“They would basically be a group of like-minded students who would get together and nominate people to run for student government,” said Smith. “Student government representatives would be able to create them. Other student groups would be able to create them. The particular requirements vary depending on how many there are, so there’s always enough to be competitive, but not too many to keep track of.”

In support of Smith’s proposal, Rosen argued that political parties already essentially exist on campus.

“For the past three election cycles, I’ve had to create my own independent coalitions of people with a variety of diverse candidates in order to break into the political space here,” Rosen said. “I just think that bringing forward the underlying power structures and dynamics that are in place that govern the elections on this campus is actually in the name and interest of transparency.”

Finally, Smith’s proposed funding changes include maintaining different ASSU fee levels for undergraduates and graduate students but eliminating fee waivers. In addition, students would no longer vote on all annual grants, although students would be able to petition to add individual grants to the ballot.

Smith argued that the waivers, originally instituted to allow students to object on moral grounds to student groups using their money in ways they did not agree with, have since become a way for students to avoid paying extra fees.

Other senators, however, raised concerns about the effect eliminating fee waivers could have on the first-generation low-income community and others for whom the ASSU fees are a financial hardship.

ASSU Executive Shanta Katipamula ’19, Elias and former Senator Katie Hufker ’19 all emphasized the importance of a long-term deliberative process on such broad-sweeping changes. Katipamula suggested that senators take the summer to develop ideas for reform, and Elias raised the idea that a Senate committee could be formed to deal with the issue. Hufker also noted that such changes might be more politically feasible as a few targeted amendments in the spring elections, when reforms would be voted on by the student body. Smith, notably, will be completing his coterm this spring.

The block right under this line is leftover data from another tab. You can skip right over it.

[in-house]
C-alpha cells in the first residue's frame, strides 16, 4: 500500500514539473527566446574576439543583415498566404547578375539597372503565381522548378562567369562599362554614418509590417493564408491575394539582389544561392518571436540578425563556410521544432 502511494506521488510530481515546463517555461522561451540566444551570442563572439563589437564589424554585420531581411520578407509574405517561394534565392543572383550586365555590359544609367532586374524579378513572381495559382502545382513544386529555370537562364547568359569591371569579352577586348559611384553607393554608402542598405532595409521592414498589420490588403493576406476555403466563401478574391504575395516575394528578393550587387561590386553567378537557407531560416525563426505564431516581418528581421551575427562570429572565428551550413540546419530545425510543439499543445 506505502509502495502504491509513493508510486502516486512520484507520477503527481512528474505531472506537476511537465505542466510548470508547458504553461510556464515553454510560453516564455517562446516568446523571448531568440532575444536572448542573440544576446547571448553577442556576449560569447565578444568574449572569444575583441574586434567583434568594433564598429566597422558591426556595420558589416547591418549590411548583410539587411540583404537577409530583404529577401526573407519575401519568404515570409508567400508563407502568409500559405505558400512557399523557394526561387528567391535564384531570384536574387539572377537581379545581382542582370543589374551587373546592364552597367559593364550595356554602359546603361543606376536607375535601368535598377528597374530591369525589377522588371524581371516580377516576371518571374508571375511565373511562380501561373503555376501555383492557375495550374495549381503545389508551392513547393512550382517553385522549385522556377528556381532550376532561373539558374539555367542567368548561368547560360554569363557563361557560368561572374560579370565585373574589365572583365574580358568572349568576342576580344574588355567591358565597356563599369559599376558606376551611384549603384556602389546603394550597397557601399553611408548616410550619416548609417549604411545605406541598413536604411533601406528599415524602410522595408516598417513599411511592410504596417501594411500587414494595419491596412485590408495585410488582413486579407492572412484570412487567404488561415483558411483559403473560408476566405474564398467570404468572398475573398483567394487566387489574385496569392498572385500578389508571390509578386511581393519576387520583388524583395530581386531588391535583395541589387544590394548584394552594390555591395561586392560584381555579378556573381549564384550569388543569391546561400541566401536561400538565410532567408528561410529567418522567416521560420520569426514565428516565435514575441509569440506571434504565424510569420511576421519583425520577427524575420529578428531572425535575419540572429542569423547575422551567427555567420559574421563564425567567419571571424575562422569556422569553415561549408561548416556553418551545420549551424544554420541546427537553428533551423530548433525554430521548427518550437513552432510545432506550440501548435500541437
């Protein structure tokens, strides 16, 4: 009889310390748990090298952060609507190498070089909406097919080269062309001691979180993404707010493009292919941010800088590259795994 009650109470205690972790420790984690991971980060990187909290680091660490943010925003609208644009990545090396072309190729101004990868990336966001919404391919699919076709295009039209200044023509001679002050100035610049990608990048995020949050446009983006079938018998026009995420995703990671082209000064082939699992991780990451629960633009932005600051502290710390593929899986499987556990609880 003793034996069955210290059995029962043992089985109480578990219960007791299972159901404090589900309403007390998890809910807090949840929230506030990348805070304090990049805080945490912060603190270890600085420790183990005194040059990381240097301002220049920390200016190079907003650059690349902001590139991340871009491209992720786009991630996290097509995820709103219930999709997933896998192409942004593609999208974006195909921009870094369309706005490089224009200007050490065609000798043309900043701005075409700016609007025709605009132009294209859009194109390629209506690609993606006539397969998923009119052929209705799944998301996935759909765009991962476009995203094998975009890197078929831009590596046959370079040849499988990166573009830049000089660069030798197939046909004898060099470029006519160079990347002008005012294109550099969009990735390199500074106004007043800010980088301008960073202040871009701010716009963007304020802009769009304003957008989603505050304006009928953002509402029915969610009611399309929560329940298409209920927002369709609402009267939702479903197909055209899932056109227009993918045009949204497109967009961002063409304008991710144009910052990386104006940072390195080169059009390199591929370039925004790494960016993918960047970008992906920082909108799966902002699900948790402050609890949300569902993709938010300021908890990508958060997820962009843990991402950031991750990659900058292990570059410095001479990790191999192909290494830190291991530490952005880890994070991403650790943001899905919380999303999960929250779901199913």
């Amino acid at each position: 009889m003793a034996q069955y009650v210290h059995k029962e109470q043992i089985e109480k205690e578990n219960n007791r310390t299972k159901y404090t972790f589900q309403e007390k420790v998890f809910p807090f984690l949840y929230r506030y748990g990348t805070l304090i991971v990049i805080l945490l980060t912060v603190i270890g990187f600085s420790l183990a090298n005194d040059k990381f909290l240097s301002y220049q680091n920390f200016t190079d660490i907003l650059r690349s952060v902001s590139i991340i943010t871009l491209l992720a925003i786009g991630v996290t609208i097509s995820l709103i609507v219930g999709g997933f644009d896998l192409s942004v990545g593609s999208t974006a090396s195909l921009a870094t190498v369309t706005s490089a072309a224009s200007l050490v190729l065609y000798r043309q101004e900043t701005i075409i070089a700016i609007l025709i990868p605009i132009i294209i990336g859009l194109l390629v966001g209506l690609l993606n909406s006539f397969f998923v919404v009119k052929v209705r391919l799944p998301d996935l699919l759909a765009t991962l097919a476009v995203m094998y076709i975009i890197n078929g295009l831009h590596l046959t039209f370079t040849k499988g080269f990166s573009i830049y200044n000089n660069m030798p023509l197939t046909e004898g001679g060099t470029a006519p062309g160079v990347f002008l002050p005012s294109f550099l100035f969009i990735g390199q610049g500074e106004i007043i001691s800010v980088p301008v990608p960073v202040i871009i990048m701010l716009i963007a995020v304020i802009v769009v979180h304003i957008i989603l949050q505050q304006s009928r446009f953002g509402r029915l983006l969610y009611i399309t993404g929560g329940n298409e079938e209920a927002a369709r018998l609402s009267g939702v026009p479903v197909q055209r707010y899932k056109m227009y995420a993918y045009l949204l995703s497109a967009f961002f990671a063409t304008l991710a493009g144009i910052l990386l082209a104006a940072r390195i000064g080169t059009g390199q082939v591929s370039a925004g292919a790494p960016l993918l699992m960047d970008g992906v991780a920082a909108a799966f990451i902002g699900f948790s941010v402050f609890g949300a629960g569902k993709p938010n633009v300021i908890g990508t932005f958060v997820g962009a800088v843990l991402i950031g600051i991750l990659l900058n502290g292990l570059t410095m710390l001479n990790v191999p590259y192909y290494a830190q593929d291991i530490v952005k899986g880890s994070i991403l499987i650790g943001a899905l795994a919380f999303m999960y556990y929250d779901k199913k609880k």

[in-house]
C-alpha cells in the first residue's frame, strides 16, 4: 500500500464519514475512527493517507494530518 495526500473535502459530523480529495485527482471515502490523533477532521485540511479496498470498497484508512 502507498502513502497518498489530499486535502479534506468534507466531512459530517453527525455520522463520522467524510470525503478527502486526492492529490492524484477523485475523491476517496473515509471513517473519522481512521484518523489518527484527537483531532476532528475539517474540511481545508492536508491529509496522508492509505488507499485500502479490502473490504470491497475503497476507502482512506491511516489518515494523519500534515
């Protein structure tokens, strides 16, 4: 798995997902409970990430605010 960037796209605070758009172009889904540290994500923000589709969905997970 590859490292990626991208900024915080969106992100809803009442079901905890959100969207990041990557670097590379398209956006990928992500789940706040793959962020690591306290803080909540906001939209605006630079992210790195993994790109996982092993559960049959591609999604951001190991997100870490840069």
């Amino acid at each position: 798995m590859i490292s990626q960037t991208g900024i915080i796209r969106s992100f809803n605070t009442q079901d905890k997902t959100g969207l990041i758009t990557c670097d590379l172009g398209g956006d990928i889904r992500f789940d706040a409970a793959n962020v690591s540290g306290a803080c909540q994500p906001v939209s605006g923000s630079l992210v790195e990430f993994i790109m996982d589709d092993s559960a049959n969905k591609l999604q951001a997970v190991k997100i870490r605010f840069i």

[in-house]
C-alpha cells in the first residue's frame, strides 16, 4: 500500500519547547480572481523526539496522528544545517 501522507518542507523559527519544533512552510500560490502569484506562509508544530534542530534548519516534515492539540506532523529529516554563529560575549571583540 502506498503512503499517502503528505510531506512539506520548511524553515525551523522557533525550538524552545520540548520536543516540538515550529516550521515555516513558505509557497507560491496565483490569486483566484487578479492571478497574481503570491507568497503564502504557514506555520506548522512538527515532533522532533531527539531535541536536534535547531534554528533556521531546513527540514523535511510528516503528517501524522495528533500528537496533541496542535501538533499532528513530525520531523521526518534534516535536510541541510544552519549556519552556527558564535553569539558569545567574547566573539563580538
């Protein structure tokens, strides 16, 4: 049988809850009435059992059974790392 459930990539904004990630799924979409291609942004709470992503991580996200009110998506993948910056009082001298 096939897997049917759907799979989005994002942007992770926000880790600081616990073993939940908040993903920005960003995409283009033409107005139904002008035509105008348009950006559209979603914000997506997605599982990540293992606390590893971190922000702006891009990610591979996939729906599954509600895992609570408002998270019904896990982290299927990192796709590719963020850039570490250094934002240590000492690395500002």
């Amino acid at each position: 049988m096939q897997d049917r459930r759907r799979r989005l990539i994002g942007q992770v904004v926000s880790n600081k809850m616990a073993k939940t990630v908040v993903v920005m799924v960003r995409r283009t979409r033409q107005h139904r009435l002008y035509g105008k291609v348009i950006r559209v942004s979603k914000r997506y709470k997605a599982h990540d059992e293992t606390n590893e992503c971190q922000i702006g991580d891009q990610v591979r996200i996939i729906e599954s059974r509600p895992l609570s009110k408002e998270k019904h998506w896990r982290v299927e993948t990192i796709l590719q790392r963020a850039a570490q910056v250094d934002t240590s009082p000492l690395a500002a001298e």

After discussion of Smith’s bill closed, Rosen introduced a preliminary draft of a civic engagement bill aimed at increasing student participation in local, state and national elections. The bill would create a civic engagement fund that would provide stipends for civic engagement activities at a dorm level.

The meeting ended on a discussion of student nominees to University committees. Some seats remain empty because the nominations commission did not receive enough applications, resulting in committees meeting without student representatives.

“We have been fighting a really hard fight since before I was on Senate of encouraging the University to use NomComm,” said Katipamula. “If the legislative committees drag their feet in terms of approving nominees to University committees, they will continue meeting without students, or they will circumvent ASSU processes and pick their own students, which we’ve seen to be incredibly ineffective in representing student opinion.”

 

Contact Erin Woo at erinkwoo ‘at’ stanford.edu.

About Erin Woo

Erin Woo '21 is a writer for The Daily's student groups beat from Atlanta, Georgia. Her favorite words include quintessential, plethora and undecided (about her major and much, much else). Contact her with suggestions, book recommendations and more at erinkwoo 'at' stanford.edu.